This is a statue of a sleeping Maenid found on the southern side of the Athenian Acropolis. Circa AD117-138. Photo by JE
The National Archaeological Museum in Athens was my favourite museum of all those we visited. It was serendipitous that we visited this museum and were able to see the Antikythera Exhibition.
This is a statue of a kouros made in Naxian marble and found in Souniaon at the Temple of Poseidon. Circa 600BC. Photo by JE
I hadn’t known where this extraordinary exhibition was when scheduling our trip and it is one I’ve longed to see. It did not disappoint.
Notice the difference in the detail between the two kouros statues despite the mere seventy or so years between their creation.
This is a statue of a kouros in Parian marble. It was removed from the grave of Kroisis and liberated from France in 1934. Circa 530BC. Photo by JE
The inscription on the memorial to this young man reads as follows:
“Stop and mourn at the grave of dead Kroisis whom the raging Ares destroyed when he fought among the defenders.”
This museum had been renovated for 2004, and it is fantastic. There is a chronological logic to the way the permanent exhibits are now displayed.
Part of a sculpture from the Temple of Aphaia on Aegina Island. circa 500BC. Photo by JE
The written history to each item – where it was found, what its purpose was and its significance to the people at that time – is always informative and often insightful.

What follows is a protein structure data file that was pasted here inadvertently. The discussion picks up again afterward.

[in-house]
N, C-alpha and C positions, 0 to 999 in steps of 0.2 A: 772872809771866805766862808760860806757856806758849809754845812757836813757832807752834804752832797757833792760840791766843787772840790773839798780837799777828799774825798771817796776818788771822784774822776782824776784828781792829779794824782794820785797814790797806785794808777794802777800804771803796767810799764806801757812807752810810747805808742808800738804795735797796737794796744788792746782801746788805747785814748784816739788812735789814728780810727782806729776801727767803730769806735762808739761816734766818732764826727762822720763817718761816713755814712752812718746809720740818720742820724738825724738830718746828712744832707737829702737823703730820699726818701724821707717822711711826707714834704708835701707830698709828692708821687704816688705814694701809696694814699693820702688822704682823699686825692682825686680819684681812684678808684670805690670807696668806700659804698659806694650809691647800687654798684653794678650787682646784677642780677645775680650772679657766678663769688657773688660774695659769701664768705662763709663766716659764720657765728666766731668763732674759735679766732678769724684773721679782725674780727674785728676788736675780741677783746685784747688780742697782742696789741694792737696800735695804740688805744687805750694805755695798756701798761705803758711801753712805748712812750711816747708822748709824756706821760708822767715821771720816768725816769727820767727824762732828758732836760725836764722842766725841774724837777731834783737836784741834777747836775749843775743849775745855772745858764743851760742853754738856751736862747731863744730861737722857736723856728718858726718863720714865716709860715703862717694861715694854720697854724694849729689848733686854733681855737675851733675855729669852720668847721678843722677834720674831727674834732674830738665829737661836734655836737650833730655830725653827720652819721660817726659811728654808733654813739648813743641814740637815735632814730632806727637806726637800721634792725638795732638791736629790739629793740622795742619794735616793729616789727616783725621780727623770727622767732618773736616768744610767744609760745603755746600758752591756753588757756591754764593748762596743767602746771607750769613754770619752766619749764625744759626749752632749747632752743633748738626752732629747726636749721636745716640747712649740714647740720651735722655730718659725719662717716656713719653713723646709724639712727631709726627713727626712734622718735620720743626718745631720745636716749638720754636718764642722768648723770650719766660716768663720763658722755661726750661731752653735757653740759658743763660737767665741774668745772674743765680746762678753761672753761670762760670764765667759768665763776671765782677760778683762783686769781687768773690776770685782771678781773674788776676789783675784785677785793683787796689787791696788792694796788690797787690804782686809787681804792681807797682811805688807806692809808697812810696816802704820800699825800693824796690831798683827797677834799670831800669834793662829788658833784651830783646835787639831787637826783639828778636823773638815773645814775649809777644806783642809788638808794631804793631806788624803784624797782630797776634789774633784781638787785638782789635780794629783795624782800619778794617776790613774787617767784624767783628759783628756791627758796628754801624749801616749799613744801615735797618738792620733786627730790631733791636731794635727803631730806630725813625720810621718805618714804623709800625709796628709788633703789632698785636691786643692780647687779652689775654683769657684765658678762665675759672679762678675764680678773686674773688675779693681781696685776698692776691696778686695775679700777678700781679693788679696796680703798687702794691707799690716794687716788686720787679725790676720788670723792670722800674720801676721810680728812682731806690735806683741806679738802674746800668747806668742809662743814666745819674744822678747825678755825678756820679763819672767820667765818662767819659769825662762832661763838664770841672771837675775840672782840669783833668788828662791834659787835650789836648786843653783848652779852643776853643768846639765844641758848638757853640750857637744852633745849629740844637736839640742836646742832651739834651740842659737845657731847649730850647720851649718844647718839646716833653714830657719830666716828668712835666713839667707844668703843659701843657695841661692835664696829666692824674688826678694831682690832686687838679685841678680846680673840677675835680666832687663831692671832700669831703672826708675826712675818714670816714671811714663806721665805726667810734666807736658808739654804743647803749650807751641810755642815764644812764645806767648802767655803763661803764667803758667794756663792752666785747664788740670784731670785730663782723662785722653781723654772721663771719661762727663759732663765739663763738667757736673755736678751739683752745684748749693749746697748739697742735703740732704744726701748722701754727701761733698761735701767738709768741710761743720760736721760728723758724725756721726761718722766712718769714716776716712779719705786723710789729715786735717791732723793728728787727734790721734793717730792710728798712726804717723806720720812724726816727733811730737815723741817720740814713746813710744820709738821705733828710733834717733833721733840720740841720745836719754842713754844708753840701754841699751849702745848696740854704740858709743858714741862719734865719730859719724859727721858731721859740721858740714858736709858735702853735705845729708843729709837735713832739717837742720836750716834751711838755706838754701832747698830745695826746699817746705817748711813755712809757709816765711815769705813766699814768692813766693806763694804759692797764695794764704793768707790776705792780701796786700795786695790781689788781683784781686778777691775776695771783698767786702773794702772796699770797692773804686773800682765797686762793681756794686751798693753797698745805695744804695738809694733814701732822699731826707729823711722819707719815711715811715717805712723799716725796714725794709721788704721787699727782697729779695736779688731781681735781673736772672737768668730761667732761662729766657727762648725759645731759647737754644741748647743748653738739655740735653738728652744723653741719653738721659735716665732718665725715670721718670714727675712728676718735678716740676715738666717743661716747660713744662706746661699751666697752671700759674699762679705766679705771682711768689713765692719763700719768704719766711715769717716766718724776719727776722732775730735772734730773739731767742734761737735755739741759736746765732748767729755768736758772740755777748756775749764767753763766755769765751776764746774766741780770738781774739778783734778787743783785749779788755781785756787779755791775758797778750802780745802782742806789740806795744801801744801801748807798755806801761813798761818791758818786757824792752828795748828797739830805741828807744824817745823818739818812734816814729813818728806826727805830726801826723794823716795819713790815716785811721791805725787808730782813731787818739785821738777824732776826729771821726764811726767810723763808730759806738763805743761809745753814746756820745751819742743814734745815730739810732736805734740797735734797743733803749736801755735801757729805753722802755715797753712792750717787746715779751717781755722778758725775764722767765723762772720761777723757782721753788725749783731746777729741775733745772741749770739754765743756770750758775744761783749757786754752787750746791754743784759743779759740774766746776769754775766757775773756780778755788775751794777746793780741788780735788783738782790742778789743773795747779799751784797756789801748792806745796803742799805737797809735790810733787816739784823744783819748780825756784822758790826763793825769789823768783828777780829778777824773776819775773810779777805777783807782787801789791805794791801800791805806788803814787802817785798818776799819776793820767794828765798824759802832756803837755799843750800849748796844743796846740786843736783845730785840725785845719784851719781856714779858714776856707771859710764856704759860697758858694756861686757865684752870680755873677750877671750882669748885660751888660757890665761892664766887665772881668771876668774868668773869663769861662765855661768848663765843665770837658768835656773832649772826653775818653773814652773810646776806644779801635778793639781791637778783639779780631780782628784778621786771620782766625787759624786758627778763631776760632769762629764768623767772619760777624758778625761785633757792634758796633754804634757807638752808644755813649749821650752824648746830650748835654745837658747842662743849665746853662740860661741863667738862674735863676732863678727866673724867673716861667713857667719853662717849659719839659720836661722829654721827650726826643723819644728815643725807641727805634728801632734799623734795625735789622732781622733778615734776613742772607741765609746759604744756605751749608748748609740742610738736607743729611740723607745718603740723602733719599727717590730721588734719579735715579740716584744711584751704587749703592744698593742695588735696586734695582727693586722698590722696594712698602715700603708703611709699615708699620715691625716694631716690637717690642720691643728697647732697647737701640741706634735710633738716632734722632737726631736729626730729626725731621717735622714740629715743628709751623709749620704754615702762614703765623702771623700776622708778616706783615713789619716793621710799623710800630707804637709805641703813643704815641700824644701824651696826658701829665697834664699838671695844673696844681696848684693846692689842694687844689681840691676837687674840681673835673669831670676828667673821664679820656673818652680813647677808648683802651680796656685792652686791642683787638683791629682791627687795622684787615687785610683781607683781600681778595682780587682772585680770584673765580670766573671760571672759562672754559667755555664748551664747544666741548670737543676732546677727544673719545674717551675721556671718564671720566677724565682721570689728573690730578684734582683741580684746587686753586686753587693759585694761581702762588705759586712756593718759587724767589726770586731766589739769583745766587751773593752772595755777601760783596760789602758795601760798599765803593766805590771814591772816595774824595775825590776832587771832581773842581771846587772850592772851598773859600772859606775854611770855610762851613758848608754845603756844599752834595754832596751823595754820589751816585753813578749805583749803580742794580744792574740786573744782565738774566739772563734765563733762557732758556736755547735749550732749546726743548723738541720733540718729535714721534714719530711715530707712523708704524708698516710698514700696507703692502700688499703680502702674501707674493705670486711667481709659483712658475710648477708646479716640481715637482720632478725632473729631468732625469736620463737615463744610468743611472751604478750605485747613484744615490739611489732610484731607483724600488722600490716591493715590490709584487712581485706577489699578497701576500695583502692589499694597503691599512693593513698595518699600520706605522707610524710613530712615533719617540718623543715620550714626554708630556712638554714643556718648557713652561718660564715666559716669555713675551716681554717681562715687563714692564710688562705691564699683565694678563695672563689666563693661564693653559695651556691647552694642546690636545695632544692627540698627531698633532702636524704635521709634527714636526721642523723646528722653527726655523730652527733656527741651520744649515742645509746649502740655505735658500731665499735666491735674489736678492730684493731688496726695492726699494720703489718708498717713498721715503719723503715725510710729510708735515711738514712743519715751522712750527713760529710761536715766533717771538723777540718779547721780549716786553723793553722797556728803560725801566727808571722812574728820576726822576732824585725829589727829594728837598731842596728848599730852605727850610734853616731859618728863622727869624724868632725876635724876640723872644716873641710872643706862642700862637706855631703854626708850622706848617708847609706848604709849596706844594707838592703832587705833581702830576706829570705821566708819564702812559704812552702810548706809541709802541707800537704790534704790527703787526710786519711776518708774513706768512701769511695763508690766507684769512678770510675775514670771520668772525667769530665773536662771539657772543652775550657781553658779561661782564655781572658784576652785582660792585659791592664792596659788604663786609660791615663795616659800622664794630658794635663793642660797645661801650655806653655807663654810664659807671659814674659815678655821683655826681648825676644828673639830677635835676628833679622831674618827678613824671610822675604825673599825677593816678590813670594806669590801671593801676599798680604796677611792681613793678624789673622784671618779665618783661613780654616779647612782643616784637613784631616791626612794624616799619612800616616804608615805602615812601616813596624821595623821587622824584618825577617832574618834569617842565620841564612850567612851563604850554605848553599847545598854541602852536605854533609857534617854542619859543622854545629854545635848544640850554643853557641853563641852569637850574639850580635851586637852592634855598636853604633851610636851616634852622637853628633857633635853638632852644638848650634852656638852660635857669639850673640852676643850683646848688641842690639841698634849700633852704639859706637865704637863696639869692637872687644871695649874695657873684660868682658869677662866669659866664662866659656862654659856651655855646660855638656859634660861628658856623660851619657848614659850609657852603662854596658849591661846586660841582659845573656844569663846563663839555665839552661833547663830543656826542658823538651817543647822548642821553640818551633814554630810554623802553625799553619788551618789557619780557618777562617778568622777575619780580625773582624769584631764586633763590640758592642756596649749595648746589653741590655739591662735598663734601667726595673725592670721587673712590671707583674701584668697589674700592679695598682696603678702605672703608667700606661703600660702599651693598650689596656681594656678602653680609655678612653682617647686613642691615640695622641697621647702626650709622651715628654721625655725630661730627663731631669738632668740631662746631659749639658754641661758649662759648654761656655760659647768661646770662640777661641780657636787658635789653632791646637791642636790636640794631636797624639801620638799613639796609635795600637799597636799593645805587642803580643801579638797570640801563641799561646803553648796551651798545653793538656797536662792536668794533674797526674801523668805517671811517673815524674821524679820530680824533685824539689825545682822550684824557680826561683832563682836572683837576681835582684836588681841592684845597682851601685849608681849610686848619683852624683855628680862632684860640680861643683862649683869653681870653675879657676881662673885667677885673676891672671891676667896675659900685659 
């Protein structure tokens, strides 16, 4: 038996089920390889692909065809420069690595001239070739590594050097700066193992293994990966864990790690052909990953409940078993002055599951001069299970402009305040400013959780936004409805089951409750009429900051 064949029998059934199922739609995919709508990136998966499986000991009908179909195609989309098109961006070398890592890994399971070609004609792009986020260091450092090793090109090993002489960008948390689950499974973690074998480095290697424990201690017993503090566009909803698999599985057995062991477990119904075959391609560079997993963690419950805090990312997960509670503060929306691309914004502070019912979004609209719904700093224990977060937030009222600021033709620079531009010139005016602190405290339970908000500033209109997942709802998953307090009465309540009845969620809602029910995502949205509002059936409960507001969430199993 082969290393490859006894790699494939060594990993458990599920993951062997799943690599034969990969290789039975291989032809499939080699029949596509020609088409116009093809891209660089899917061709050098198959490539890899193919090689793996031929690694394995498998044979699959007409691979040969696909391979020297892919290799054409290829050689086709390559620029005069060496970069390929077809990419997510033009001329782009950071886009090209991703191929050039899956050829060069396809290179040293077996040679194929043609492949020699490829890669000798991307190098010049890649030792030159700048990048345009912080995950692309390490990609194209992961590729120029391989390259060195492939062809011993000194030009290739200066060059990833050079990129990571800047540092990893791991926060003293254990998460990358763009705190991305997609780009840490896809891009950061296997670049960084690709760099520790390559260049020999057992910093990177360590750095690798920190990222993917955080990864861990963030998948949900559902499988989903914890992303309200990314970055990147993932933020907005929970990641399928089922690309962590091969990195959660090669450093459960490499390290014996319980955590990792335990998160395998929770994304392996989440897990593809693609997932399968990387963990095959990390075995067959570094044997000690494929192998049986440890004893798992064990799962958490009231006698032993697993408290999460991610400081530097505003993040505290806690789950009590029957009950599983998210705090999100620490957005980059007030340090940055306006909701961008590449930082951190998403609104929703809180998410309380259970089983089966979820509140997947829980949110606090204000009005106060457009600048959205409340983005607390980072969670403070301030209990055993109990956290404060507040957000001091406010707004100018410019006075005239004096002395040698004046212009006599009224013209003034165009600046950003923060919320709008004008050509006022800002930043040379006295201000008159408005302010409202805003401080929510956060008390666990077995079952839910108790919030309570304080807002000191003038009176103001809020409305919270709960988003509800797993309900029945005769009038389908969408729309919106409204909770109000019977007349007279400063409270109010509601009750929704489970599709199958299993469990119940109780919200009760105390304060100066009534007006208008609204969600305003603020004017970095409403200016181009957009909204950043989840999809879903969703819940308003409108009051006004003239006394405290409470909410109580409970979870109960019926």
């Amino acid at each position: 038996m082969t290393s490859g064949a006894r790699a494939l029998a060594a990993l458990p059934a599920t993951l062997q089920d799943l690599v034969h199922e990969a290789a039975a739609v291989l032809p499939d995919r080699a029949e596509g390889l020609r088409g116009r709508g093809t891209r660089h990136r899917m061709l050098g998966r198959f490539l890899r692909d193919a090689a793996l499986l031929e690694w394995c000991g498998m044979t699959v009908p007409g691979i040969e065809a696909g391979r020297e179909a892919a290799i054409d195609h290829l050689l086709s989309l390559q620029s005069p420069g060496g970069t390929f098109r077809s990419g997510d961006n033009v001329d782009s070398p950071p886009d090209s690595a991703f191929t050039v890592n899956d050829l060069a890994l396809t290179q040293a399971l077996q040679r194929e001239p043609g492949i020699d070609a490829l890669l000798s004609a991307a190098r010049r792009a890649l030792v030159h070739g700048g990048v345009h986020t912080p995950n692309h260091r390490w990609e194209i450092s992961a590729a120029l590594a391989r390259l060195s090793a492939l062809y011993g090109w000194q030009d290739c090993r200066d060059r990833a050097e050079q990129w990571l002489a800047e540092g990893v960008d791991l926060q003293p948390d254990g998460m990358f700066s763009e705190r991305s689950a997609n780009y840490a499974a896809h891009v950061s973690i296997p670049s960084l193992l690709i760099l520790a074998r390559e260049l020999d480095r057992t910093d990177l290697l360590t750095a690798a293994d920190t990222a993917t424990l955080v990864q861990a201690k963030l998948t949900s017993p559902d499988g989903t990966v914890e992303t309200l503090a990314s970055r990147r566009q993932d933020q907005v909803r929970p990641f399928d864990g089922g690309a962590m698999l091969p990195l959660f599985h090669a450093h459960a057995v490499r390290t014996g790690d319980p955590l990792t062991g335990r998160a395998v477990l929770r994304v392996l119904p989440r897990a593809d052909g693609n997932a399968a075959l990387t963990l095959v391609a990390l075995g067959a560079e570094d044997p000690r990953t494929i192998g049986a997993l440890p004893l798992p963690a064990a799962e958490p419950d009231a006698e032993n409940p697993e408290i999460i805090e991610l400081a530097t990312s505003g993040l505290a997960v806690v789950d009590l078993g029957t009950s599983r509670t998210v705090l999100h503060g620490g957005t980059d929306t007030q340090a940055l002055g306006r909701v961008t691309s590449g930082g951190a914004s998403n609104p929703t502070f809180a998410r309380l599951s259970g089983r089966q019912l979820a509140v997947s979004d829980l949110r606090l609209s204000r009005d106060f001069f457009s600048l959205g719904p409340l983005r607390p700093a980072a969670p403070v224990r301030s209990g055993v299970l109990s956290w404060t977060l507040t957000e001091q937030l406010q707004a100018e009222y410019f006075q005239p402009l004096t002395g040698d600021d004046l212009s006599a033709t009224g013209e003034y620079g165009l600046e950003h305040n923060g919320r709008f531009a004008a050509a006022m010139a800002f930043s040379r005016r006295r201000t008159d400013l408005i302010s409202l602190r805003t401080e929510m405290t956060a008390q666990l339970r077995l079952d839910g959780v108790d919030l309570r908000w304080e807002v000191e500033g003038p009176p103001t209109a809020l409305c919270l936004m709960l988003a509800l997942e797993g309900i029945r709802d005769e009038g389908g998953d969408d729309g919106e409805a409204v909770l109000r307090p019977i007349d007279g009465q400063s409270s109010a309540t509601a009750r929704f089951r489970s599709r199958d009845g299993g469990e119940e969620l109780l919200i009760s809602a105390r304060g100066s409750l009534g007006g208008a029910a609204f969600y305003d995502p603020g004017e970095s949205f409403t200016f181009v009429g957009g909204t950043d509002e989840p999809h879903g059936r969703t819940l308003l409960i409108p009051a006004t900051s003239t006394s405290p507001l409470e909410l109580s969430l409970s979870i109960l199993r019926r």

A bronze statue of Zeus or Poseidon found in the sea off Cape Artemision. circa 460BC. My money is on Zeus. Photo by JE
So many of the archaeological sites we visited had signs stating that the items discovered were now on display at this museum.
The figures depict the leads in the story of Troy. It was used as a funerary urn and painted by Polygnotos in circa 430-420BC Photo by JE
3D comes to Ancient Greece with this funerary relief / statue found near Piraeus. He was Alexos, son of Stratokles of Sounion. Circa 320BC. Photo by JE
We were able to catch up with artefacts from the Temples of Aphaid and Apollo, Aegina Island, the ancient city of Corinth, the Temples of Poseidon and Zeus, archaeological digs on Santorini and Rhodes, sites whose stories were now so familiar to us.
The statue of Poseidon was found on Milos. He is missing his trident but has his trusty helper, the dolphin, next to his right leg. Circa 125-100BC Photo by JE
I hope the many photographs give you the feeling of wandering through galleries filled with the wonders of Greece.